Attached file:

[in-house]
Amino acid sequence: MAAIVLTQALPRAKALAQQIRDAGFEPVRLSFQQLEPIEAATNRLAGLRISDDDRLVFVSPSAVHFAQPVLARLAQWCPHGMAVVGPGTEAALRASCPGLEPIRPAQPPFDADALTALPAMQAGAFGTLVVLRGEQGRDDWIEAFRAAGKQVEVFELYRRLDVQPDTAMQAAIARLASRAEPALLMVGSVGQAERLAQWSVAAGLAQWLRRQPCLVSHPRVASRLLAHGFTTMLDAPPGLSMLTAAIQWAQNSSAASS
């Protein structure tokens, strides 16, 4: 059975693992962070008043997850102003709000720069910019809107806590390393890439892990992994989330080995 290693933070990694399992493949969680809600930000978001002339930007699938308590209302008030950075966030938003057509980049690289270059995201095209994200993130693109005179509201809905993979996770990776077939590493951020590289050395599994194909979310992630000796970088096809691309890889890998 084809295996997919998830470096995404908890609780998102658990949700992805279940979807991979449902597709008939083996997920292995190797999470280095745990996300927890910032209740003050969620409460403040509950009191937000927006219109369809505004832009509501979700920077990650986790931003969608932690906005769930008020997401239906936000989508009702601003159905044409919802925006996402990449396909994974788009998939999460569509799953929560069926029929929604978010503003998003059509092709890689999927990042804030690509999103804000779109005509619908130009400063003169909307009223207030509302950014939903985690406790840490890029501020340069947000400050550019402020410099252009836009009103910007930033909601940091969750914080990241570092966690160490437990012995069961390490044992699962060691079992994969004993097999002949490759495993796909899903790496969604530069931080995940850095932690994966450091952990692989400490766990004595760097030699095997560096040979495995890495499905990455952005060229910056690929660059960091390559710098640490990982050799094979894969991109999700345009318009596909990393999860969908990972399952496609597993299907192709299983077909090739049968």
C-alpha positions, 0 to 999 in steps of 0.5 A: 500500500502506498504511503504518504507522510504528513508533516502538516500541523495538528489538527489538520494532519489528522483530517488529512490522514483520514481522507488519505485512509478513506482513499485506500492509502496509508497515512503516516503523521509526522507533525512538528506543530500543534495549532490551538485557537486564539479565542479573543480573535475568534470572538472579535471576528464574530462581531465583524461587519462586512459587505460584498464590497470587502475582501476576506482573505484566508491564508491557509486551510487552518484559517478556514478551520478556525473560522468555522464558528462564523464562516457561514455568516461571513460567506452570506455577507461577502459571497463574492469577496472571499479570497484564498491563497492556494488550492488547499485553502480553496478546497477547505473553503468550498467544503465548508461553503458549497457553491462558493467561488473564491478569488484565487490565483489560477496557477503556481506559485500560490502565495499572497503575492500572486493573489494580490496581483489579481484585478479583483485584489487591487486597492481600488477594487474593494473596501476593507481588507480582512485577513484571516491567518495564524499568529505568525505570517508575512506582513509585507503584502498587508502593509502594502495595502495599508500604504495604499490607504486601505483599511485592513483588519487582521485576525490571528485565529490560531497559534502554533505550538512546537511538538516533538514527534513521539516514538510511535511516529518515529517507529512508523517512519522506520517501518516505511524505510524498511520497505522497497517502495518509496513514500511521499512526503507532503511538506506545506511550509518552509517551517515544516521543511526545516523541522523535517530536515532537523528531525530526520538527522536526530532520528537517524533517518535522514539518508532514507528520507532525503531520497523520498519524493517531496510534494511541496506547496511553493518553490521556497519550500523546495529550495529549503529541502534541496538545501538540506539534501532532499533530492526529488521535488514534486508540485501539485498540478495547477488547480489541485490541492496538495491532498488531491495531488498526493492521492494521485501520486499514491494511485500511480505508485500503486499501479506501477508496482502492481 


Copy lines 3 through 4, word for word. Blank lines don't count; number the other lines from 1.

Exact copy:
């Protein structure tokens, strides 16, 4: 059975693992962070008043997850102003709000720069910019809107806590390393890439892990992994989330080995 290693933070990694399992493949969680809600930000978001002339930007699938308590209302008030950075966030938003057509980049690289270059995201095209994200993130693109005179509201809905993979996770990776077939590493951020590289050395599994194909979310992630000796970088096809691309890889890998 084809295996997919998830470096995404908890609780998102658990949700992805279940979807991979449902597709008939083996997920292995190797999470280095745990996300927890910032209740003050969620409460403040509950009191937000927006219109369809505004832009509501979700920077990650986790931003969608932690906005769930008020997401239906936000989508009702601003159905044409919802925006996402990449396909994974788009998939999460569509799953929560069926029929929604978010503003998003059509092709890689999927990042804030690509999103804000779109005509619908130009400063003169909307009223207030509302950014939903985690406790840490890029501020340069947000400050550019402020410099252009836009009103910007930033909601940091969750914080990241570092966690160490437990012995069961390490044992699962060691079992994969004993097999002949490759495993796909899903790496969604530069931080995940850095932690994966450091952990692989400490766990004595760097030699095997560096040979495995890495499905990455952005060229910056690929660059960091390559710098640490990982050799094979894969991109999700345009318009596909990393999860969908990972399952496609597993299907192709299983077909090739049968």
C-alpha positions, 0 to 999 in steps of 0.5 A: 500500500502506498504511503504518504507522510504528513508533516502538516500541523495538528489538527489538520494532519489528522483530517488529512490522514483520514481522507488519505485512509478513506482513499485506500492509502496509508497515512503516516503523521509526522507533525512538528506543530500543534495549532490551538485557537486564539479565542479573543480573535475568534470572538472579535471576528464574530462581531465583524461587519462586512459587505460584498464590497470587502475582501476576506482573505484566508491564508491557509486551510487552518484559517478556514478551520478556525473560522468555522464558528462564523464562516457561514455568516461571513460567506452570506455577507461577502459571497463574492469577496472571499479570497484564498491563497492556494488550492488547499485553502480553496478546497477547505473553503468550498467544503465548508461553503458549497457553491462558493467561488473564491478569488484565487490565483489560477496557477503556481506559485500560490502565495499572497503575492500572486493573489494580490496581483489579481484585478479583483485584489487591487486597492481600488477594487474593494473596501476593507481588507480582512485577513484571516491567518495564524499568529505568525505570517508575512506582513509585507503584502498587508502593509502594502495595502495599508500604504495604499490607504486601505483599511485592513483588519487582521485576525490571528485565529490560531497559534502554533505550538512546537511538538516533538514527534513521539516514538510511535511516529518515529517507529512508523517512519522506520517501518516505511524505510524498511520497505522497497517502495518509496513514500511521499512526503507532503511538506506545506511550509518552509517551517515544516521543511526545516523541522523535517530536515532537523528531525530526520538527522536526530532520528537517524533517518535522514539518508532514507528520507532525503531520497523520498519524493517531496510534494511541496506547496511553493518553490521556497519550500523546495529550495529549503529541502534541496538545501538540506539534501532532499533530492526529488521535488514534486508540485501539485498540478495547477488547480489541485490541492496538495491532498488531491495531488498526493492521492494521485501520486499514491494511485500511480505508485500503486499501479506501477508496482502492481 